Sunday, 25 August 2013

Ten Things I Wish I'd Known by Tamsyn Murray

It's been three years since my first book was published and I like to think I've learned a lot in that time. Things like how royalties work (erm...) and what publishers want (erm...) and the secret of how to make writing pay (erm...). What I really need is a DeLorean with a working flux capacitor and a Sports Almanac, then I wouldn't need to fret about any of those things. But while I wait for Michael J Fox to turn up, here are ten things I wish I'd known before I was published:

  1. Writing your first book is easy compared to writing your second - you will never be so free again. Enjoy that freedom while you can.
  2. Writing will not make you rich. Don't give up the day job - it keeps you in Haribo.
  3. You will never think you are good enough.
  4. There will always be someone more successful than you. Be reassured that they will never think they are good enough.
  5. Don't be afraid of other authors - they are mostly lovely. Except that one person - you know who I mean...
  6. Do not read reviews.
  7. Don't give your work away for free. It doesn't work.
  8. Do your edits sooner rather than later. Don't leave them until the last minute.
  9. Social media is work - allow time for it. Read, make friends and if you follow any links, NEVER read the comments under the articles.
  10. Once your book is published, it is no longer yours. Let it go. And if you work out how to do this, let me know.
So what do you wish you'd known before you were published?


Anonymous said...

Really useful - thanks!!!! :)

aman kesherwani said...
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Richard said...

It is a very useful list, especially for someone like me working towards that first acceptance letter. There's another quote I've put up on Facebook a couple of times because it is so important.

“What nobody tells people who are beginners — and I really wish someone had told this to me . . . is that all of us who do creative work, we get into it because we have good taste. But there is this gap. For the first couple years you make stuff, and it’s just not that good. It’s trying to be good, it has potential, but it’s not.

"But your taste, the thing that got you into the game, is still killer. And your taste is why your work disappoints you. A lot of people never get past this phase. They quit. Most people I know who do interesting, creative work went through years of this. We know our work doesn’t have this special thing that we want it to have. We all go through this. And if you are just starting out or you are still in this phase, you gotta know it’s normal and the most important thing you can do is do a lot of work. Put yourself on a deadline so that every week you will finish one story.

"It is only by going through a volume of work that you will close that gap, and your work will be as good as your ambitions. And I took longer to figure out how to do this than anyone I’ve ever met. It’s gonna take awhile. It’s normal to take awhile. You’ve just gotta fight your way through.”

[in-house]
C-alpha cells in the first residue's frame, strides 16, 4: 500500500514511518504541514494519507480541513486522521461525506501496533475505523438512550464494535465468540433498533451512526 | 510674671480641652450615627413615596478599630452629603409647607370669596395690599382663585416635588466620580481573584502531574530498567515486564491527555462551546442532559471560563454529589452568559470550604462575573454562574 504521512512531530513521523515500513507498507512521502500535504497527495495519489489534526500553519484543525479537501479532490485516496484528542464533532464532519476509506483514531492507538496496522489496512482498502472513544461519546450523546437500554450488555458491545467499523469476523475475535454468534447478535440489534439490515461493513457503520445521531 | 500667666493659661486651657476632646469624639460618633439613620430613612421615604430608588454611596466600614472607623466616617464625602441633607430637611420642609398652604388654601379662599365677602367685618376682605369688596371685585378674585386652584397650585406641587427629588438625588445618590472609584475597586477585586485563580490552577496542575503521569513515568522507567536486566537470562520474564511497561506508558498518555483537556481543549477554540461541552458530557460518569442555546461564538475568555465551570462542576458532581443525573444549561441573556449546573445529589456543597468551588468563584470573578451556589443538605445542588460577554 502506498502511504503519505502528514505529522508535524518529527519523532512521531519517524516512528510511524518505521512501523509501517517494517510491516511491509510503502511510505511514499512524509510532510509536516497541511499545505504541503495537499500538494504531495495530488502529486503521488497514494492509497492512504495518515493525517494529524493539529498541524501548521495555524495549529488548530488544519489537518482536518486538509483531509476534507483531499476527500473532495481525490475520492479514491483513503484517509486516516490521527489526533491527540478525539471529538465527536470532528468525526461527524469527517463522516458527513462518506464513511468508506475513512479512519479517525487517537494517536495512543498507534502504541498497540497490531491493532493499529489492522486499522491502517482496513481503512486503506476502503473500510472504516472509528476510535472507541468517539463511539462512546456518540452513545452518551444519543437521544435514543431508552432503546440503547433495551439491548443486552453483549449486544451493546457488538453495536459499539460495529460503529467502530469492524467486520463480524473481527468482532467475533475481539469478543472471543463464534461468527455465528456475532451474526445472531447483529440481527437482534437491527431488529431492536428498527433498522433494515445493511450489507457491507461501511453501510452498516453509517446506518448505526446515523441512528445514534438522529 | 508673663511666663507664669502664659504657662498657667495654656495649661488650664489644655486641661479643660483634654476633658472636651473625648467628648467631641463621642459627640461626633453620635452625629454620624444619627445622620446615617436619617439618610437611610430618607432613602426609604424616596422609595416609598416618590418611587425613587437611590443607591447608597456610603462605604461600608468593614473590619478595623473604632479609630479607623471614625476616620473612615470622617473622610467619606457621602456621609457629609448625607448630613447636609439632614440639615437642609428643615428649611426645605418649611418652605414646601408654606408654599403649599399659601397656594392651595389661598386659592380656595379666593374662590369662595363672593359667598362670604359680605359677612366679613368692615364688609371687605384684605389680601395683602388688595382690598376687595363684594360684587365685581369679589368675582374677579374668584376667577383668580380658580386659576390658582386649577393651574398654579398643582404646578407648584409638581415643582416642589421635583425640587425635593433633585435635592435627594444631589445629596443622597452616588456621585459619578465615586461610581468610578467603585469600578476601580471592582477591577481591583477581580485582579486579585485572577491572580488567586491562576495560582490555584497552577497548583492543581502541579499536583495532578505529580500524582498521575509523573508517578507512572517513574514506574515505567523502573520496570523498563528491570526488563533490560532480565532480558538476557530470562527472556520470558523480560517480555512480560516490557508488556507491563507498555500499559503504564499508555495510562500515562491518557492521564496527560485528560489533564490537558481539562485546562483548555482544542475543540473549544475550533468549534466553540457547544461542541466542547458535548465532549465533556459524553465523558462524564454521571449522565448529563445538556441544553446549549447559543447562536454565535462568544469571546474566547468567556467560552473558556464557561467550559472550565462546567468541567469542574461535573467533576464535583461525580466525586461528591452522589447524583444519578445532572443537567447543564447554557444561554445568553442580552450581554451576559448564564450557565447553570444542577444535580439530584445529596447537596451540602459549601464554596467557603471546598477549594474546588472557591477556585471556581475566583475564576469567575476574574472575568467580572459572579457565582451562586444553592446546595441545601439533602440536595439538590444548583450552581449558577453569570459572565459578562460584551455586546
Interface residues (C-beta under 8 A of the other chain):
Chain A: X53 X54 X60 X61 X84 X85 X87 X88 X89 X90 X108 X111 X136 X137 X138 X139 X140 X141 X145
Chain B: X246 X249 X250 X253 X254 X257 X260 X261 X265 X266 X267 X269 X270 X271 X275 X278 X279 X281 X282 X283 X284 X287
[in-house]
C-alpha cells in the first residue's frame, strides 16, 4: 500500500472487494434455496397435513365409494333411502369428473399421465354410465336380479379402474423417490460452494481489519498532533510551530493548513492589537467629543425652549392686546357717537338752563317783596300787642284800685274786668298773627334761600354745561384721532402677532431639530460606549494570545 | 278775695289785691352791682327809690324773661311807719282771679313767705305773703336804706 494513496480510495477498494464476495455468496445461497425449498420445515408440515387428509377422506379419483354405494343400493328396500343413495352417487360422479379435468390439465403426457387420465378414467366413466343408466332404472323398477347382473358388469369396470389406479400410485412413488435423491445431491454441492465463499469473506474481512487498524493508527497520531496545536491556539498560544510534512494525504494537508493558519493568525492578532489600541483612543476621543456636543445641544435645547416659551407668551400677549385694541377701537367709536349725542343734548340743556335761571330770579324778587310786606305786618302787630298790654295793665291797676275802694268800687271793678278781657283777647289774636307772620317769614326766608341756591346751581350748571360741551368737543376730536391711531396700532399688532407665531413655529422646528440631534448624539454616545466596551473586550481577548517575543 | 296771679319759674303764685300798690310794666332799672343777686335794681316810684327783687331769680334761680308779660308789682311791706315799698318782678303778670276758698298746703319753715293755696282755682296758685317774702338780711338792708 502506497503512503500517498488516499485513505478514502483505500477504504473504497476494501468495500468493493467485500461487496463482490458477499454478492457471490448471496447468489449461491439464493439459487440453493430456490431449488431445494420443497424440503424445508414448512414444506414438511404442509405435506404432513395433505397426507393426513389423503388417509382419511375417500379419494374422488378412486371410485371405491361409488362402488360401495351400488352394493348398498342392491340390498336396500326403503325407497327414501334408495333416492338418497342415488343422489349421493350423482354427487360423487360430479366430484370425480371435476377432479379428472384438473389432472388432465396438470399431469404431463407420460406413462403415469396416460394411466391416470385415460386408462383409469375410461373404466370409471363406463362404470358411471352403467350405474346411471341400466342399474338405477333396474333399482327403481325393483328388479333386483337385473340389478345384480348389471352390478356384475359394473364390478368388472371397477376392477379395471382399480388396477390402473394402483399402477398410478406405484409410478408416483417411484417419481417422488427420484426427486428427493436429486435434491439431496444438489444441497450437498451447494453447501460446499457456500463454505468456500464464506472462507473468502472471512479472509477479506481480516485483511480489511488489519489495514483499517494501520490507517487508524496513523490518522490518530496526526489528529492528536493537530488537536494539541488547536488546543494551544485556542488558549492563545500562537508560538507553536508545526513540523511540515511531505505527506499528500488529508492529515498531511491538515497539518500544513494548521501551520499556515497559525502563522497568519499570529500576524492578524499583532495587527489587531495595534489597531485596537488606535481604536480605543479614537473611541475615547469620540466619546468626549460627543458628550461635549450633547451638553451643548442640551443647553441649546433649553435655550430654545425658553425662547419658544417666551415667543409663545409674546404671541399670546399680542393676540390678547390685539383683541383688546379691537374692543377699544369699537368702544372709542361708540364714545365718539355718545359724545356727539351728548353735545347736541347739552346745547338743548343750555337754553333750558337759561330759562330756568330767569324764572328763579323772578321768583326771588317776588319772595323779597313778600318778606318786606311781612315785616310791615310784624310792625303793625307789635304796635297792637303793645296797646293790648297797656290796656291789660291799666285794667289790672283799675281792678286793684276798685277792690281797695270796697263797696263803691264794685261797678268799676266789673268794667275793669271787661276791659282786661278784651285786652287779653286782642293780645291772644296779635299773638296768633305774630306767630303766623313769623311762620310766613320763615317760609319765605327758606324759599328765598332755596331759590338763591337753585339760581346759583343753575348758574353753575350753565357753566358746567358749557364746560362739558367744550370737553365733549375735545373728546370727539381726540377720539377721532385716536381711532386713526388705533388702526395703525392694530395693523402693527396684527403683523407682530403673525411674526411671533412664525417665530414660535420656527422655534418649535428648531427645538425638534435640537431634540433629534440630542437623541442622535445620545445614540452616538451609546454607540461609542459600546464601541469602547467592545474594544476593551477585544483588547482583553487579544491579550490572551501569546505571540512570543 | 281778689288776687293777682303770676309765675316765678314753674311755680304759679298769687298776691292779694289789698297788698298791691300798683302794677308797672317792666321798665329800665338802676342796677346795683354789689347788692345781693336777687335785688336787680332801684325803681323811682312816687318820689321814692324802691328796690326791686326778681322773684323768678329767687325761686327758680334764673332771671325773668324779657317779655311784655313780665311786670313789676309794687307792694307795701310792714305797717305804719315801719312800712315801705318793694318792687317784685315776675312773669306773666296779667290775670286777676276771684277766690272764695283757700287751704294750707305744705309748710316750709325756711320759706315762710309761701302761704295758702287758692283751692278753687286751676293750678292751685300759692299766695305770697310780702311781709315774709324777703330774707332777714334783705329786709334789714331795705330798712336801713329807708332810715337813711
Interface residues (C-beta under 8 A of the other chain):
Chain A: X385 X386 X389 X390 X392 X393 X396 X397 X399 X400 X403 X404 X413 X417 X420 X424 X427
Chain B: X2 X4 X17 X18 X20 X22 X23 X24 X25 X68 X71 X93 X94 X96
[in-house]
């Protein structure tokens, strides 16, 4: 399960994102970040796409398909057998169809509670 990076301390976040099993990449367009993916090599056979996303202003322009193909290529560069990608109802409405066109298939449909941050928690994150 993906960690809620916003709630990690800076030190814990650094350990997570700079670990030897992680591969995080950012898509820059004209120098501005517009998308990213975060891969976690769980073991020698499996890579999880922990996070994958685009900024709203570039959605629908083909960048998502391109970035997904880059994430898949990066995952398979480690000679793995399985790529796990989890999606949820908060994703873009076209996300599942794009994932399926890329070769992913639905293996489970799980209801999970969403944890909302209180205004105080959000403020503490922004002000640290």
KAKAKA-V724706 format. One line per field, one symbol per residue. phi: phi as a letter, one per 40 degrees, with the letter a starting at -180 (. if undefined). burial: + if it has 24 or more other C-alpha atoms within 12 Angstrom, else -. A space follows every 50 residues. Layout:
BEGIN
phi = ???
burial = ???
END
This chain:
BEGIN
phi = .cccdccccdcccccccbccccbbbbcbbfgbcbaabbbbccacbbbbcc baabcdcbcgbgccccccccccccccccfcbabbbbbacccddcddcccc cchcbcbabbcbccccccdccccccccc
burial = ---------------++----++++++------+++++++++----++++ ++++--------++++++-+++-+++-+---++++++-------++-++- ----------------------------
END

― Ira Glass

Dee Kirkby said...

Haha, brilliant! Number four is SOO true. I wish I had known number seven before I made the mistake of doing it. Twice.

Erica said...

Great tips. Only one I disagree with: 'do not read reviews'. If you ever want to feel a positive buzz about your book, teen bloggers are the way to go. Forget about looking for reviews if your work in The Guardian. Real readers - kids and teens - don't look there. They follow blogs and use Goodreads. They spread the word via Twitter and can entirely change the direction of an author's career if they get enough hype going.

So send out a few review copies, sit back and feel the love start pouring in. Sure, there'll be the odd reader preference or niggling doubt, but on the whole book bloggers are very fair people. The best ones are totally professional, but even they love getting blog comments from authors, so why not add that to your 'social media' point?

Sue Purkiss said...

A very practical and sensible list - agree with all of it! (Except maybe the reviews a little bit - because a good one is great!)

Tam said...
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Tam said...

Anonymous - my pleasure!

Richard - Yes, be prepared to work hard!

Dee - Yes, that one is key but I think you can only learn it by trying it.

Erica - You have a point, I didn't really mean book bloggers because they do tend to be fair,as you say. There are always exceptions to everything!

Sue - Yes, a good review is great but a bad one really stings. Someone I know got a one star review on Goodreads for a book which isn't even out until October and they claimed to have had a review copy when the author was still editing it!

Sue Bursztynski said...

Yes, that sounds a typical Goodreads thing, the flip side of books that get five star reviews when they aren't out yet and, in sme cases, will never appear. You can't, alas, rely on "the people" any more than you can the Guardian. One thing I might add, as a book blogger in own right, not just a writer: be polite to book bloggers. If you make contact with them, use their names, even if it's inconvenient because you want to contact hundreds. It tells them you've checked out their particular blog. And or goodness sake, don't post comments to ARGUE with them if they didn't unconditionally love your masterpiece. You'd get booted out of Goodreads for such bad manners, and as far as I'm concerned, there are certain writers whose books will never be promoted on my blog again. I am never rude, but sometimes I will mention that something didn't work for me and why. Recently, I was whinged at by a writer whose book I had said I liked very much, but had some issues with. Never again! I don't care if er next book wins the Nobel Prize, it won't be mentioned on my humble blog.